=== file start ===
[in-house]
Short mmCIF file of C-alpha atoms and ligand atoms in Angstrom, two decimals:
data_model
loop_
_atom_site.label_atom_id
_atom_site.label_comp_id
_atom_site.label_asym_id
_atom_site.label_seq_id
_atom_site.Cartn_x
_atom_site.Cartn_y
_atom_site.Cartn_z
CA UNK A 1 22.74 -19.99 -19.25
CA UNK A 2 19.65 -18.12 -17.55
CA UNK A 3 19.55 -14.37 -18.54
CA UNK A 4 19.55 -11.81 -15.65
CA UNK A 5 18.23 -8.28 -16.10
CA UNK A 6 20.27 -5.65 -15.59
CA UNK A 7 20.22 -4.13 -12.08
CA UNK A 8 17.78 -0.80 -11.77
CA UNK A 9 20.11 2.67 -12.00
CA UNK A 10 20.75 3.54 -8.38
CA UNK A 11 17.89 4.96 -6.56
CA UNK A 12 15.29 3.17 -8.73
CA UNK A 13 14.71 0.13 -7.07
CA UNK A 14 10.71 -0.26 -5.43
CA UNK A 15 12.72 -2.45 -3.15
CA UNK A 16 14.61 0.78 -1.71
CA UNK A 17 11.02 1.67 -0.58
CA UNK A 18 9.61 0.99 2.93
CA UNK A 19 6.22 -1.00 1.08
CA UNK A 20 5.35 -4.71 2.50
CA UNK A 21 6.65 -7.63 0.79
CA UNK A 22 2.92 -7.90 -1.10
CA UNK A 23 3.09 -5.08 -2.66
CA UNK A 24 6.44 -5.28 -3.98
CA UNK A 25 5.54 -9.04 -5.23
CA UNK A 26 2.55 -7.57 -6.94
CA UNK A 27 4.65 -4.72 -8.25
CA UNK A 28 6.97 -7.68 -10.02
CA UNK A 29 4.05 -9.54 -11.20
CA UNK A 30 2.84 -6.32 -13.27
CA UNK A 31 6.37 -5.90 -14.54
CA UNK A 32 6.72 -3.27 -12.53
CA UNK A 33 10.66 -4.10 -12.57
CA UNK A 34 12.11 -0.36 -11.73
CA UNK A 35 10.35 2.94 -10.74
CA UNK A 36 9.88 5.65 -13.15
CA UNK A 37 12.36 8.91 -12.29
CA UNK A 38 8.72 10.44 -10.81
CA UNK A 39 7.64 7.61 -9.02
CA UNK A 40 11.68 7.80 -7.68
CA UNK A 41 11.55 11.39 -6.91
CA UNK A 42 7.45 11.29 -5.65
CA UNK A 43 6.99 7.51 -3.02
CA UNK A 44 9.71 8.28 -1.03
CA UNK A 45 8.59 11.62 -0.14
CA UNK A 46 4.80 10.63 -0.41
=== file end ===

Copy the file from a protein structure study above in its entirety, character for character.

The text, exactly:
[in-house]
Short mmCIF file of C-alpha atoms and ligand atoms in Angstrom, two decimals:
data_model
loop_
_atom_site.label_atom_id
_atom_site.label_comp_id
_atom_site.label_asym_id
_atom_site.label_seq_id
_atom_site.Cartn_x
_atom_site.Cartn_y
_atom_site.Cartn_z
CA UNK A 1 22.74 -19.99 -19.25
CA UNK A 2 19.65 -18.12 -17.55
CA UNK A 3 19.55 -14.37 -18.54
CA UNK A 4 19.55 -11.81 -15.65
CA UNK A 5 18.23 -8.28 -16.10
CA UNK A 6 20.27 -5.65 -15.59
CA UNK A 7 20.22 -4.13 -12.08
CA UNK A 8 17.78 -0.80 -11.77
CA UNK A 9 20.11 2.67 -12.00
CA UNK A 10 20.75 3.54 -8.38
CA UNK A 11 17.89 4.96 -6.56
CA UNK A 12 15.29 3.17 -8.73
CA UNK A 13 14.71 0.13 -7.07
CA UNK A 14 10.71 -0.26 -5.43
CA UNK A 15 12.72 -2.45 -3.15
CA UNK A 16 14.61 0.78 -1.71
CA UNK A 17 11.02 1.67 -0.58
CA UNK A 18 9.61 0.99 2.93
CA UNK A 19 6.22 -1.00 1.08
CA UNK A 20 5.35 -4.71 2.50
CA UNK A 21 6.65 -7.63 0.79
CA UNK A 22 2.92 -7.90 -1.10
CA UNK A 23 3.09 -5.08 -2.66
CA UNK A 24 6.44 -5.28 -3.98
CA UNK A 25 5.54 -9.04 -5.23
CA UNK A 26 2.55 -7.57 -6.94
CA UNK A 27 4.65 -4.72 -8.25
CA UNK A 28 6.97 -7.68 -10.02
CA UNK A 29 4.05 -9.54 -11.20
CA UNK A 30 2.84 -6.32 -13.27
CA UNK A 31 6.37 -5.90 -14.54
CA UNK A 32 6.72 -3.27 -12.53
CA UNK A 33 10.66 -4.10 -12.57
CA UNK A 34 12.11 -0.36 -11.73
CA UNK A 35 10.35 2.94 -10.74
CA UNK A 36 9.88 5.65 -13.15
CA UNK A 37 12.36 8.91 -12.29
CA UNK A 38 8.72 10.44 -10.81
CA UNK A 39 7.64 7.61 -9.02
CA UNK A 40 11.68 7.80 -7.68
CA UNK A 41 11.55 11.39 -6.91
CA UNK A 42 7.45 11.29 -5.65
CA UNK A 43 6.99 7.51 -3.02
CA UNK A 44 9.71 8.28 -1.03
CA UNK A 45 8.59 11.62 -0.14
CA UNK A 46 4.80 10.63 -0.41